Orlando police officer, Wendell Robey, has been arrested in Florida for grand theft, dealing in stolen property, and identity theft. The officer and his wife are accused of selling employee tickets to Disney World and Universal Studios on craiglist.com. Employees are given these tickets by the companies and are not for resale.
In order to convict Robey of Grand Theft in Florida, the state would have to prove that he knowingly took someone;s property with the intent to temporarily or permanently deprive them of the property. If the value of the property is over $300, the crime is a third degree felony punishable for up to 5 years in prison.
Dealing in Stolen Property is a second degree felony punishable by up to 15 years in prison. The prosecutor would have to prove Robey bought or sold property he knew or should have known was stolen.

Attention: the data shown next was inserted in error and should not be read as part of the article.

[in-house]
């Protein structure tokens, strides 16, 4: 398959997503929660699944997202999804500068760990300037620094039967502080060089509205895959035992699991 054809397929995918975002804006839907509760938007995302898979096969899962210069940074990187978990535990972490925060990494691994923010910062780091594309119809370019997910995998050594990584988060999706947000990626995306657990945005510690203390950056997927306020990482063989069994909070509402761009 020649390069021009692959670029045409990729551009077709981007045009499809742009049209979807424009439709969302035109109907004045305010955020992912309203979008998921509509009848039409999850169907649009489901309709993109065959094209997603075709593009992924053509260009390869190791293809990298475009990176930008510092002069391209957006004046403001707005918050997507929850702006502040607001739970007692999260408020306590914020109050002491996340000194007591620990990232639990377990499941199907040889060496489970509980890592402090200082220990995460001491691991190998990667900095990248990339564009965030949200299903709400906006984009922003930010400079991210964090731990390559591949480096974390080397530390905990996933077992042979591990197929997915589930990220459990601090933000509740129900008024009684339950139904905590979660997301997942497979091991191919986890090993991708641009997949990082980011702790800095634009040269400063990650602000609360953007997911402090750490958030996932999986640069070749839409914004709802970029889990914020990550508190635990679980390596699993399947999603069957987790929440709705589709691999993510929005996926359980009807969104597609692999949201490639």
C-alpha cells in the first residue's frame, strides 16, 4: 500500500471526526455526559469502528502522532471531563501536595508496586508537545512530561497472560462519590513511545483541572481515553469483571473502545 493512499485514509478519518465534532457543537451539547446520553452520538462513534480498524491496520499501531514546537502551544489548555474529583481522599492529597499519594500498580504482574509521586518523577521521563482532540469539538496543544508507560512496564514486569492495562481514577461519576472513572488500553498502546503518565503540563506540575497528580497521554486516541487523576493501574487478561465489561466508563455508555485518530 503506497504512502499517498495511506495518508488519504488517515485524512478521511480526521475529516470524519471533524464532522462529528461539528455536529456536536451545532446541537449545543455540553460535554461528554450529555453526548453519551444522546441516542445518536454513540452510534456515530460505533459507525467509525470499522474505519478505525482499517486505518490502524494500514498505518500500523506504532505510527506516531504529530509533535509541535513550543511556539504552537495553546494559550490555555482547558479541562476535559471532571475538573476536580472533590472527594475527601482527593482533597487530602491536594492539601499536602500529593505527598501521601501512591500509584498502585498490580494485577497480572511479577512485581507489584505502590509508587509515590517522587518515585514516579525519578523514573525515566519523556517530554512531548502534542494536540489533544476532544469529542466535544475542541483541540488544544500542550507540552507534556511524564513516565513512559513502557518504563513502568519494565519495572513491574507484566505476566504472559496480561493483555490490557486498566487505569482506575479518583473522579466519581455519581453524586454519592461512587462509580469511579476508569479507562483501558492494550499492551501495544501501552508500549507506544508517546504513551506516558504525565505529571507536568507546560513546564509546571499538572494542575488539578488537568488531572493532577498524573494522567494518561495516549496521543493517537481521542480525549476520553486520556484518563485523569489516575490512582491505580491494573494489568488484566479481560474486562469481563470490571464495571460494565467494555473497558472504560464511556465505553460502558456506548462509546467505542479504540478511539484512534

Identity Theft, also called Criminal Use of Identification Information, is a multi-level felony in Florida. The prosecutor would have to prove Robey willfully and without authorization, fraudulently used the personal identification information of someone else without obtaining their consent. If the value received is less than $5000, this is a third degree felony punishable up to 5 years in prison.
If the value received is $5000 or more or if the suspect fraudulently used 10 or more people’s information but less than 20, the crime is a second degree felony punishable to up to 15 years in prison. It also carries a 3 year minimum mandatory, which means if convicted, a suspect would have to spend 3 years in prison day for day.
If the value received is $50,000 or more or 20 up to 30 people got the their identities stolen, the suspect could receive up to 30 years in prison with a 5 year minimum mandatory.
A ten year minimum mandatory is applied if the value received is $100,000 or more or 30 or more people are victims of the ID theft in Florida.